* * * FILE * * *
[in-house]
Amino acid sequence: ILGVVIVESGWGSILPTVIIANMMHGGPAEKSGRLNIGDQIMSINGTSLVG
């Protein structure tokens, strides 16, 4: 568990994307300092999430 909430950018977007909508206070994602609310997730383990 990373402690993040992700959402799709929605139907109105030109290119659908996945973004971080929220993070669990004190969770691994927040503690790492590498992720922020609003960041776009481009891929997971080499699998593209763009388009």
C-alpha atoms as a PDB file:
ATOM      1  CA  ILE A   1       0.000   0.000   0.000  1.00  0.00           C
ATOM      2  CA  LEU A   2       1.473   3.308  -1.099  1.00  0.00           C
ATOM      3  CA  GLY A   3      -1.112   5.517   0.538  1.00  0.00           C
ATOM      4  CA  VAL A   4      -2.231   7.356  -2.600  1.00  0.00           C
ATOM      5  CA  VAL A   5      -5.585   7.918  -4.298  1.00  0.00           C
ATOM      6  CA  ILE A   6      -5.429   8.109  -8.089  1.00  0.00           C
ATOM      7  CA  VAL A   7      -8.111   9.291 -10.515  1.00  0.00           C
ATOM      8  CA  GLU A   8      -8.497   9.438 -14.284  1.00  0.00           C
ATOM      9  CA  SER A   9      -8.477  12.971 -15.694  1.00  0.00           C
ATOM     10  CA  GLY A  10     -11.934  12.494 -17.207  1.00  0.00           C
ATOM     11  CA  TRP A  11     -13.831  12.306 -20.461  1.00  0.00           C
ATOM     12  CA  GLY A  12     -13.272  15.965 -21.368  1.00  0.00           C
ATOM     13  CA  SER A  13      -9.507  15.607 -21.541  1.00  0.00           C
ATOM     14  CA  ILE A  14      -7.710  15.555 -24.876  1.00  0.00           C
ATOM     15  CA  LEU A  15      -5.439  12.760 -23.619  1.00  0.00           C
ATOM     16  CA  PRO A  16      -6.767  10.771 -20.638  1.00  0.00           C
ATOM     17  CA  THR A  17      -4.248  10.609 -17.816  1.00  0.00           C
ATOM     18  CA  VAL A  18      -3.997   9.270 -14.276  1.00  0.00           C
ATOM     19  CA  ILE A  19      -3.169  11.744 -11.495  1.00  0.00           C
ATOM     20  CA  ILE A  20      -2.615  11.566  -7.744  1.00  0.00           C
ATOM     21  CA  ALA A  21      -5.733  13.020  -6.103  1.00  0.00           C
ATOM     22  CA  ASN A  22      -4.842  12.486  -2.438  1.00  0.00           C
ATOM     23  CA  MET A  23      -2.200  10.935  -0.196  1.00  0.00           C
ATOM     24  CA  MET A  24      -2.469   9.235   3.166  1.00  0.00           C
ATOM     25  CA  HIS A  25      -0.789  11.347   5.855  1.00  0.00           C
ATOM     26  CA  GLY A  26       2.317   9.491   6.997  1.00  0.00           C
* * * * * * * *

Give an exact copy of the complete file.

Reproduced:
[in-house]
Amino acid sequence: ILGVVIVESGWGSILPTVIIANMMHGGPAEKSGRLNIGDQIMSINGTSLVG
């Protein structure tokens, strides 16, 4: 568990994307300092999430 909430950018977007909508206070994602609310997730383990 990373402690993040992700959402799709929605139907109105030109290119659908996945973004971080929220993070669990004190969770691994927040503690790492590498992720922020609003960041776009481009891929997971080499699998593209763009388009």
C-alpha atoms as a PDB file:
ATOM      1  CA  ILE A   1       0.000   0.000   0.000  1.00  0.00           C
ATOM      2  CA  LEU A   2       1.473   3.308  -1.099  1.00  0.00           C
ATOM      3  CA  GLY A   3      -1.112   5.517   0.538  1.00  0.00           C
ATOM      4  CA  VAL A   4      -2.231   7.356  -2.600  1.00  0.00           C
ATOM      5  CA  VAL A   5      -5.585   7.918  -4.298  1.00  0.00           C
ATOM      6  CA  ILE A   6      -5.429   8.109  -8.089  1.00  0.00           C
ATOM      7  CA  VAL A   7      -8.111   9.291 -10.515  1.00  0.00           C
ATOM      8  CA  GLU A   8      -8.497   9.438 -14.284  1.00  0.00           C
ATOM      9  CA  SER A   9      -8.477  12.971 -15.694  1.00  0.00           C
ATOM     10  CA  GLY A  10     -11.934  12.494 -17.207  1.00  0.00           C
ATOM     11  CA  TRP A  11     -13.831  12.306 -20.461  1.00  0.00           C
ATOM     12  CA  GLY A  12     -13.272  15.965 -21.368  1.00  0.00           C
ATOM     13  CA  SER A  13      -9.507  15.607 -21.541  1.00  0.00           C
ATOM     14  CA  ILE A  14      -7.710  15.555 -24.876  1.00  0.00           C
ATOM     15  CA  LEU A  15      -5.439  12.760 -23.619  1.00  0.00           C
ATOM     16  CA  PRO A  16      -6.767  10.771 -20.638  1.00  0.00           C
ATOM     17  CA  THR A  17      -4.248  10.609 -17.816  1.00  0.00           C
ATOM     18  CA  VAL A  18      -3.997   9.270 -14.276  1.00  0.00           C
ATOM     19  CA  ILE A  19      -3.169  11.744 -11.495  1.00  0.00           C
ATOM     20  CA  ILE A  20      -2.615  11.566  -7.744  1.00  0.00           C
ATOM     21  CA  ALA A  21      -5.733  13.020  -6.103  1.00  0.00           C
ATOM     22  CA  ASN A  22      -4.842  12.486  -2.438  1.00  0.00           C
ATOM     23  CA  MET A  23      -2.200  10.935  -0.196  1.00  0.00           C
ATOM     24  CA  MET A  24      -2.469   9.235   3.166  1.00  0.00           C
ATOM     25  CA  HIS A  25      -0.789  11.347   5.855  1.00  0.00           C
ATOM     26  CA  GLY A  26       2.317   9.491   6.997  1.00  0.00           C